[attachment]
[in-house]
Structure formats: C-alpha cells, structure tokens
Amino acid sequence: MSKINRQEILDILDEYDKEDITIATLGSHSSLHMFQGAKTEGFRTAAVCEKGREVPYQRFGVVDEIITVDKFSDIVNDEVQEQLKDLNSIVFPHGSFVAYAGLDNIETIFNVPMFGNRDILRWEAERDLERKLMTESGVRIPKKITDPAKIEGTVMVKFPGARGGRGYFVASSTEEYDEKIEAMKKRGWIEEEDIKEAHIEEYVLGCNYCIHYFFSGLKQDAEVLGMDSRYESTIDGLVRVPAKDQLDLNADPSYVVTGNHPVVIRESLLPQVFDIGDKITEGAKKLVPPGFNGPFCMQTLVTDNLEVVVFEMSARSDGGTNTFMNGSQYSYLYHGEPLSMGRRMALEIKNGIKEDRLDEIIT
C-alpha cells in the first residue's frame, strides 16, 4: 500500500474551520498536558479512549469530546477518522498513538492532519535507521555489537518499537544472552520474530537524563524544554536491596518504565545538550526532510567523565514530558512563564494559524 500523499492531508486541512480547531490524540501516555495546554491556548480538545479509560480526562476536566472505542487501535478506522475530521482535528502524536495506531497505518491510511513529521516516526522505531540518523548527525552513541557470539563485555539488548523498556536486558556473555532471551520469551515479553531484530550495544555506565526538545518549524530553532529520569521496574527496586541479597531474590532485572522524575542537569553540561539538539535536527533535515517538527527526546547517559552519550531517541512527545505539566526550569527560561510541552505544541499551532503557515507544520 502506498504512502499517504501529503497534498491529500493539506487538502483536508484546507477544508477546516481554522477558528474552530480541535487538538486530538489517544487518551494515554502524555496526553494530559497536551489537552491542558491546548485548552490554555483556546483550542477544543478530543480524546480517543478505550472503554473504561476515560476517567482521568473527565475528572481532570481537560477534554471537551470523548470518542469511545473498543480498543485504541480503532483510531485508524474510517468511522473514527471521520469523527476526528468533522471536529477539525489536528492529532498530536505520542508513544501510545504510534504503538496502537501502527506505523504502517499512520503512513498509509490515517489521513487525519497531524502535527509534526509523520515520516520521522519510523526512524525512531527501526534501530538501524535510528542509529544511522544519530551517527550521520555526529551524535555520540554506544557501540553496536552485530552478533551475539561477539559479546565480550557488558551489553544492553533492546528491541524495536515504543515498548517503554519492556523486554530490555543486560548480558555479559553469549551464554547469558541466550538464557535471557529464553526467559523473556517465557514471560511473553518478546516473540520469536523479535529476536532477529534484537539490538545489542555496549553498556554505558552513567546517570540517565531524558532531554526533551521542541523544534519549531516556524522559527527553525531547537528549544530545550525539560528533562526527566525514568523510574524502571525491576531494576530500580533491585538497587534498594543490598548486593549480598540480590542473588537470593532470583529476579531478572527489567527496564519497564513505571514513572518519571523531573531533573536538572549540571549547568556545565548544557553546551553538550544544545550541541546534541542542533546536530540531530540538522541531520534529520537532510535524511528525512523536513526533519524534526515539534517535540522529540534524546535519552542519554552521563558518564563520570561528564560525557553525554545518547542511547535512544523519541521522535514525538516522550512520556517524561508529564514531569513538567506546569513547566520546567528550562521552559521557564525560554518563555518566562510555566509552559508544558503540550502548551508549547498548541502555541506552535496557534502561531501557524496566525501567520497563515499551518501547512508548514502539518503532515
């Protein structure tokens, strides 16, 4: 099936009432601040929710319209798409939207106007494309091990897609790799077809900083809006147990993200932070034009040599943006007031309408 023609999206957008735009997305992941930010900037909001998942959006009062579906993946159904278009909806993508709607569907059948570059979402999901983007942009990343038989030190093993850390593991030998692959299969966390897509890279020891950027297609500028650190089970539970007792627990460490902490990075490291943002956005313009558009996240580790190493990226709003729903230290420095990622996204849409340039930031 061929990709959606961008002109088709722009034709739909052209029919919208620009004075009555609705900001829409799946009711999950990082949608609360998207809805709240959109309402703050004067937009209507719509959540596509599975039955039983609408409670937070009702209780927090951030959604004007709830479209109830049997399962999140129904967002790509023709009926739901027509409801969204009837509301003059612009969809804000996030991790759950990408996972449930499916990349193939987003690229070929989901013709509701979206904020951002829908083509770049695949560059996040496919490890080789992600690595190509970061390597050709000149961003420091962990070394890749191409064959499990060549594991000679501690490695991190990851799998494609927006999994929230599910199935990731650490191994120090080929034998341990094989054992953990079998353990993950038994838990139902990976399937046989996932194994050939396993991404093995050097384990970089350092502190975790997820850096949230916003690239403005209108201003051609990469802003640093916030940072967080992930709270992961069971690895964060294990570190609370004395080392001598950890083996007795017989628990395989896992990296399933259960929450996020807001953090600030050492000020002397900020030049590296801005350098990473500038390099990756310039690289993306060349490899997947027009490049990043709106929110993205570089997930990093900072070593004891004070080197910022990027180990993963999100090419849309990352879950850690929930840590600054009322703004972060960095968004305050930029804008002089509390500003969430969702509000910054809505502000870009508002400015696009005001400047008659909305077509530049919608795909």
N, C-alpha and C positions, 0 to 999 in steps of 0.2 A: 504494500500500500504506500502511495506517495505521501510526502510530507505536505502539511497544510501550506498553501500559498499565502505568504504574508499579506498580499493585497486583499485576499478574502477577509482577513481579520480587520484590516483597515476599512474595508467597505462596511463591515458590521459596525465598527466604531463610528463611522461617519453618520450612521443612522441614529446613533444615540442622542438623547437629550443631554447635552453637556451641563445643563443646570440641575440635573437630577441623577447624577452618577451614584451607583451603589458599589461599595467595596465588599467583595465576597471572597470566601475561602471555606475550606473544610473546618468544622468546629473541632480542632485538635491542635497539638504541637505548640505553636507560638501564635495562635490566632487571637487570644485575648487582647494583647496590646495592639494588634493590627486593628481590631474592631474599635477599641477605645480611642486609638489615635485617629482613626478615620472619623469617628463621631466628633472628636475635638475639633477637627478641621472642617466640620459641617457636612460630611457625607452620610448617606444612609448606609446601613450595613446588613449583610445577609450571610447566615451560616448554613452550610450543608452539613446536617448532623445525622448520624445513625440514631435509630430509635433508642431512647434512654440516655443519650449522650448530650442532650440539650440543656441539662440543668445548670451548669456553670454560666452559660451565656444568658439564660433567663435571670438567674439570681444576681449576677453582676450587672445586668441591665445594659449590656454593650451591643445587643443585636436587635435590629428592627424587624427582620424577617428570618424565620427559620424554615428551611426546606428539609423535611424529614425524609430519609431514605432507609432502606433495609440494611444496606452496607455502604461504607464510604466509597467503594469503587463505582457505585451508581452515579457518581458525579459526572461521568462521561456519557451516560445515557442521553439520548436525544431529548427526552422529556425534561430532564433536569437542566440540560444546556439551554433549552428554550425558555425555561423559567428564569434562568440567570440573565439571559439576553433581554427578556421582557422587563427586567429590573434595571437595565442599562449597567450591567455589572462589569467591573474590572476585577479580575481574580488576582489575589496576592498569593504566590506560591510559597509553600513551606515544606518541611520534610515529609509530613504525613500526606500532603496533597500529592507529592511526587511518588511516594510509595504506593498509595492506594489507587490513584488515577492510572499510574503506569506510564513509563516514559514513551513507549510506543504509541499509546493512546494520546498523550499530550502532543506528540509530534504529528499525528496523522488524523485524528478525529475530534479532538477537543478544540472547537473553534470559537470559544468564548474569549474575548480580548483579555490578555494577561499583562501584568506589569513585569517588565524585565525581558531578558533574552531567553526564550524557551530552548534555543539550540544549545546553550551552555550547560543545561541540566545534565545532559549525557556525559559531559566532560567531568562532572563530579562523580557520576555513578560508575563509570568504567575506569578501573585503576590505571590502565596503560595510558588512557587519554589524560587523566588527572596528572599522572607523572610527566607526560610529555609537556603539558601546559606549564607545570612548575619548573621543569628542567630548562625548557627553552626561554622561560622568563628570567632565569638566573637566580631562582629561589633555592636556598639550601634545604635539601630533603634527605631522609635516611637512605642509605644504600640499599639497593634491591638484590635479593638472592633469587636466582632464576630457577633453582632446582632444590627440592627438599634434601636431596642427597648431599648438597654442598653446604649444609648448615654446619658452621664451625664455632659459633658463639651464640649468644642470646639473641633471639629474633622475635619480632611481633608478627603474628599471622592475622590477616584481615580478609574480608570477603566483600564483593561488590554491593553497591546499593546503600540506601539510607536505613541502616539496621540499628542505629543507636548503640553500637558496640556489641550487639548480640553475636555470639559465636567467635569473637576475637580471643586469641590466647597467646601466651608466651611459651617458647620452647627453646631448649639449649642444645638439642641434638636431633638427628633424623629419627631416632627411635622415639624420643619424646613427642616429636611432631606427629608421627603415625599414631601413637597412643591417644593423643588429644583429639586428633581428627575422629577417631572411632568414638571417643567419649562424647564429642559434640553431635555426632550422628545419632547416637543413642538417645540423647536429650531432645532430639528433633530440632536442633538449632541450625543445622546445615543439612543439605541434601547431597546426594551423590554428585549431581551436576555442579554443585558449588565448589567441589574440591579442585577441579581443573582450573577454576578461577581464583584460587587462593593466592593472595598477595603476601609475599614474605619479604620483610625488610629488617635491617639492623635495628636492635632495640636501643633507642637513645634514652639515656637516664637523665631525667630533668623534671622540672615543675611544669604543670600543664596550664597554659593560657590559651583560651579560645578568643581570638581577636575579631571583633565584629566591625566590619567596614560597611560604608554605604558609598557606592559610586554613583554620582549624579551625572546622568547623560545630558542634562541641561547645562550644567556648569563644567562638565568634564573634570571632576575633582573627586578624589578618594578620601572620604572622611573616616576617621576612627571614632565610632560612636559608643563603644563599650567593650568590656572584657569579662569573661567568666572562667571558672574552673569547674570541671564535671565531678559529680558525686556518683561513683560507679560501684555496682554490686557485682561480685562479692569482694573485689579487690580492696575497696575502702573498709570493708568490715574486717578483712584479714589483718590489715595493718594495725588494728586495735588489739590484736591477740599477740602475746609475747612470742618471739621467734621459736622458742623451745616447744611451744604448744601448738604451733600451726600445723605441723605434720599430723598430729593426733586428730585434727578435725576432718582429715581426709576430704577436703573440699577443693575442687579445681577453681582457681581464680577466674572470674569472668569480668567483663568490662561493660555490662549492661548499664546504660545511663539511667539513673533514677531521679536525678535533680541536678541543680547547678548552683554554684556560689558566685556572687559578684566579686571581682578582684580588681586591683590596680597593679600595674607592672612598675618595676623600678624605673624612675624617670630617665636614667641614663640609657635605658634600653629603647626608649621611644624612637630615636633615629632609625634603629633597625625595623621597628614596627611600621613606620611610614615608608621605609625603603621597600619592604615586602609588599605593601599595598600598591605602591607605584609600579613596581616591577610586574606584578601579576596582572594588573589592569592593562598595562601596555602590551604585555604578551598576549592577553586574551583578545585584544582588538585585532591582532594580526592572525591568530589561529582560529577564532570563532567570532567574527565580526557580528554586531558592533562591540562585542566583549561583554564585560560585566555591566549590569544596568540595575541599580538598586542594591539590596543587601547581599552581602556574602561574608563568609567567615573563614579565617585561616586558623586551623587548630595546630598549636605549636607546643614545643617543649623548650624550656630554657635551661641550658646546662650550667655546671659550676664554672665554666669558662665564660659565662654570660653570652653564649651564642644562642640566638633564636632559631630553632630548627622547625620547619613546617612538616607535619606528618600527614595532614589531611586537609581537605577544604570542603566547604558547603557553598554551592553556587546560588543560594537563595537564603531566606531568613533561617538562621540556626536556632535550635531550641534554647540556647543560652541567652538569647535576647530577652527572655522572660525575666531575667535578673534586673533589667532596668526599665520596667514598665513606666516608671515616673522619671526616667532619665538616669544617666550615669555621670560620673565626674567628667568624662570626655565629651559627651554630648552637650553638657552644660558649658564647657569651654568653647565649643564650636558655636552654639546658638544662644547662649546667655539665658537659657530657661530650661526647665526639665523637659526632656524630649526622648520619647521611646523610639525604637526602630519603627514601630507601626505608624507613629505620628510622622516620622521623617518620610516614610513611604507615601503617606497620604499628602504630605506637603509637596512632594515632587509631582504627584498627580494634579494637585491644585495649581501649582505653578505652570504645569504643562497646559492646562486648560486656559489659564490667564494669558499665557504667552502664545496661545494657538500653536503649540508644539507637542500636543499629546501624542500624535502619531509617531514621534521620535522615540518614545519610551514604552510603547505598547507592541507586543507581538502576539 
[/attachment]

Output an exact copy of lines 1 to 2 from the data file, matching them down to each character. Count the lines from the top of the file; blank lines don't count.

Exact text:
[in-house]
Structure formats: C-alpha cells, structure tokens